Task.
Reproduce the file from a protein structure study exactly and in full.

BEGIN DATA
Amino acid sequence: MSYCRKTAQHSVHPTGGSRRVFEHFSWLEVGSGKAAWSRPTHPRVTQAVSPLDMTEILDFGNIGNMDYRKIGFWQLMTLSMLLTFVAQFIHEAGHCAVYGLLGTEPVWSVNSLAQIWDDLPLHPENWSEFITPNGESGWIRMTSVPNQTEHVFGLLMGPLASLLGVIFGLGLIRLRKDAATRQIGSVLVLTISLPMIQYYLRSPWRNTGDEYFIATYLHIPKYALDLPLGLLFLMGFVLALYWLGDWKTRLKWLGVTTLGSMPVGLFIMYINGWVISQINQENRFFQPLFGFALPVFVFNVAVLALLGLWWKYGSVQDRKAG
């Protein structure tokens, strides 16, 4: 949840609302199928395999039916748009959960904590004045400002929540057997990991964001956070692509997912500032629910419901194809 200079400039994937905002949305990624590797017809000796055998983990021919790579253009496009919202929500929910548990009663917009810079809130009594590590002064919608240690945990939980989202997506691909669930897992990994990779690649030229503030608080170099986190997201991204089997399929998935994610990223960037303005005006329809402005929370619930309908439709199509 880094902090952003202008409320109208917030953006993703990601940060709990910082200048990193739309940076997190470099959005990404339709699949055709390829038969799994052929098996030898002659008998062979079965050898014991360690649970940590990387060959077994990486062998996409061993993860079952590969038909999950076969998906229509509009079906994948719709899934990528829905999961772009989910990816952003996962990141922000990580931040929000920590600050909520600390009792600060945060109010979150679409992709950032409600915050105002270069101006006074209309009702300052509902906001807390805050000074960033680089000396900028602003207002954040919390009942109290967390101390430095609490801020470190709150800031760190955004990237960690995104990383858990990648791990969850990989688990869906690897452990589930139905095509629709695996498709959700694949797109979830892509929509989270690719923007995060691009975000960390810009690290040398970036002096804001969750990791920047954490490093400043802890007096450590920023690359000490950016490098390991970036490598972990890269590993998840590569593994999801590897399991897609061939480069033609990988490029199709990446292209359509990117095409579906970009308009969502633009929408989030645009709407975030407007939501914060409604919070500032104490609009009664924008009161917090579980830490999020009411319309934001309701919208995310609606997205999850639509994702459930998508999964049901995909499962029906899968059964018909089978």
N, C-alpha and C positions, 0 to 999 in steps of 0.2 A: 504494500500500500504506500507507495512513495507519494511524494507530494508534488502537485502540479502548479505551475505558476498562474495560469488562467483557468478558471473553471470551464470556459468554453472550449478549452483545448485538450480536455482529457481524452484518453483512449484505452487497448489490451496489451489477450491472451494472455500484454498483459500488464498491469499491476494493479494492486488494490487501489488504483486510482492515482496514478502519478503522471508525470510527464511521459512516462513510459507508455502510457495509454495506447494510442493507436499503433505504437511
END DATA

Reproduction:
Amino acid sequence: MSYCRKTAQHSVHPTGGSRRVFEHFSWLEVGSGKAAWSRPTHPRVTQAVSPLDMTEILDFGNIGNMDYRKIGFWQLMTLSMLLTFVAQFIHEAGHCAVYGLLGTEPVWSVNSLAQIWDDLPLHPENWSEFITPNGESGWIRMTSVPNQTEHVFGLLMGPLASLLGVIFGLGLIRLRKDAATRQIGSVLVLTISLPMIQYYLRSPWRNTGDEYFIATYLHIPKYALDLPLGLLFLMGFVLALYWLGDWKTRLKWLGVTTLGSMPVGLFIMYINGWVISQINQENRFFQPLFGFALPVFVFNVAVLALLGLWWKYGSVQDRKAG
């Protein structure tokens, strides 16, 4: 949840609302199928395999039916748009959960904590004045400002929540057997990991964001956070692509997912500032629910419901194809 200079400039994937905002949305990624590797017809000796055998983990021919790579253009496009919202929500929910548990009663917009810079809130009594590590002064919608240690945990939980989202997506691909669930897992990994990779690649030229503030608080170099986190997201991204089997399929998935994610990223960037303005005006329809402005929370619930309908439709199509 880094902090952003202008409320109208917030953006993703990601940060709990910082200048990193739309940076997190470099959005990404339709699949055709390829038969799994052929098996030898002659008998062979079965050898014991360690649970940590990387060959077994990486062998996409061993993860079952590969038909999950076969998906229509509009079906994948719709899934990528829905999961772009989910990816952003996962990141922000990580931040929000920590600050909520600390009792600060945060109010979150679409992709950032409600915050105002270069101006006074209309009702300052509902906001807390805050000074960033680089000396900028602003207002954040919390009942109290967390101390430095609490801020470190709150800031760190955004990237960690995104990383858990990648791990969850990989688990869906690897452990589930139905095509629709695996498709959700694949797109979830892509929509989270690719923007995060691009975000960390810009690290040398970036002096804001969750990791920047954490490093400043802890007096450590920023690359000490950016490098390991970036490598972990890269590993998840590569593994999801590897399991897609061939480069033609990988490029199709990446292209359509990117095409579906970009308009969502633009929408989030645009709407975030407007939501914060409604919070500032104490609009009664924008009161917090579980830490999020009411319309934001309701919208995310609606997205999850639509994702459930998508999964049901995909499962029906899968059964018909089978």
N, C-alpha and C positions, 0 to 999 in steps of 0.2 A: 504494500500500500504506500507507495512513495507519494511524494507530494508534488502537485502540479502548479505551475505558476498562474495560469488562467483557468478558471473553471470551464470556459468554453472550449478549452483545448485538450480536455482529457481524452484518453483512449484505452487497448489490451496489451489477450491472451494472455500484454498483459500488464498491469499491476494493479494492486488494490487501489488504483486510482492515482496514478502519478503522471508525470510527464511521459512516462513510459507508455502510457495509454495506447494510442493507436499503433505504437511